RENTON, Wash. (AP) The questions and concerns that dogged the Seattle Seahawks' vaunted defense in September and October were silenced by the end of the season.
That's because the Seahawks accomplished something that hadn't been done since the 1950s.
Seattle heads into Sunday's wild-card game at Minnesota on a roll defensively. The pinnacle of their late-season success was holding Arizona to six points in the regular-season finale to end up leading the NFL in scoring defense for the fourth straight season. According to STATS, Seattle is the first team since the Cleveland Browns (1953-57) to lead the league in scoring defense in four or more consecutive seasons.
Over the final five games of the season, the Seahawks allowed only 55 total points. And two of the touchdowns scored during that time were special teams and defensive scores by their opponents.
However long this postseason run lasts for Seattle, it will be a new, but somewhat easier task for the Seahawks defense. After playing all their NFC playoff games at home the past two seasons, the Seahawks will be exclusively on the road this time around where it's far easier for Seattle to communicate on the defensive side.
''Maybe we focus better on the road, I don't know what it is. I just think we're a better road team than we are a home team this year,'' Seattle linebacker Bruce Irvin said.
Seattle also led the league in rush defense at 81.5 yards per game, giving up the exact same amount of yards it did a season ago when the Seahawks were third-best in the league at stopping the run. Their first task in the playoffs could be their most difficult, trying to slow down Adrian Peterson, who led the NFL with 1,485 yards rushing this season.
But Seattle's already stopped Peterson once this season, holding him to 18 yards on eight carries in Week 13.
''You can't expect a guy like that to get eight touches again. They're going to find different ways, whether handing the ball off, or getting him screens or checking it down to him,'' Seattle linebacker Bobby Wagner said. ''I definitely feel like he's going to try to have a bigger presence in this game.''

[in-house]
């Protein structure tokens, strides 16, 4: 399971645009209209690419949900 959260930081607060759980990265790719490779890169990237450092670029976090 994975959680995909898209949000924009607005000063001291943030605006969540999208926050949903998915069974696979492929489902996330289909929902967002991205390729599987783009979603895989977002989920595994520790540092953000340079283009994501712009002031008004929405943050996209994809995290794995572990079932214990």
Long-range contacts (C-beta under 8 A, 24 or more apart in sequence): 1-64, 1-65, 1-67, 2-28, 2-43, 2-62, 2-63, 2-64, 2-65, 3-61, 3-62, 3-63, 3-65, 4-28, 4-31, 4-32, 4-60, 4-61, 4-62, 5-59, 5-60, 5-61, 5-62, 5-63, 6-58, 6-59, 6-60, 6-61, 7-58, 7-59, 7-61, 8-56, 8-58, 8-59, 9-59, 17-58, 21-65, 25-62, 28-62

Getting the scoring defense title was particularly important, but seemed unlikely going into the final week. With Cincinnati having allowed 16 to Baltimore in its finale earlier in the day, the Seahawks could give up only eight points to Arizona to at least share the scoring title.
Enter DeShawn Shead with the Seahawks holding a 36-6 lead in the closing minutes and Arizona deep in Seattle's end.
The Seahawks had already gotten one break when Chandler Catanzaro's field goal attempt at the end of the first half hit the upright and ricocheted back onto the field. On fourth-and-10 from the Seattle 12 with 5:25 left, the Cardinals opted to go for it rather than kick a meaningless field goal. Drew Stanton's forced pass was intercepted by Shead, igniting a huge celebration on the Seahawks sideline.
''I was not aware at all. I heard them talking on the sideline in the fourth quarter about it but I didn't really pay no mind to it until I got the interception and I came back to the sideline and Earl (Thomas) and (Richard Sherman) came up to me and were like, `Thank you, you saved the record,''' Shead said. ''I didn't realize until then how significant the interception was. For my first interception at the last possible defensive drive in the regular season it could not have come at a better time. It's a great feeling to know that I have legitimately been part of history.''
Sherman was completely aware of what was at stake. He knew even before the game started how much the Seahawks could afford to allow.
''It's cool. I think it means we're consistent in what we do. We're really diligent in our preparation, and all our hard work has come to fruition,'' Sherman said. ''Everything we've wanted and everything we've tried, strived to do has come to fruition. We appreciate seeing the fruits of our labor.''
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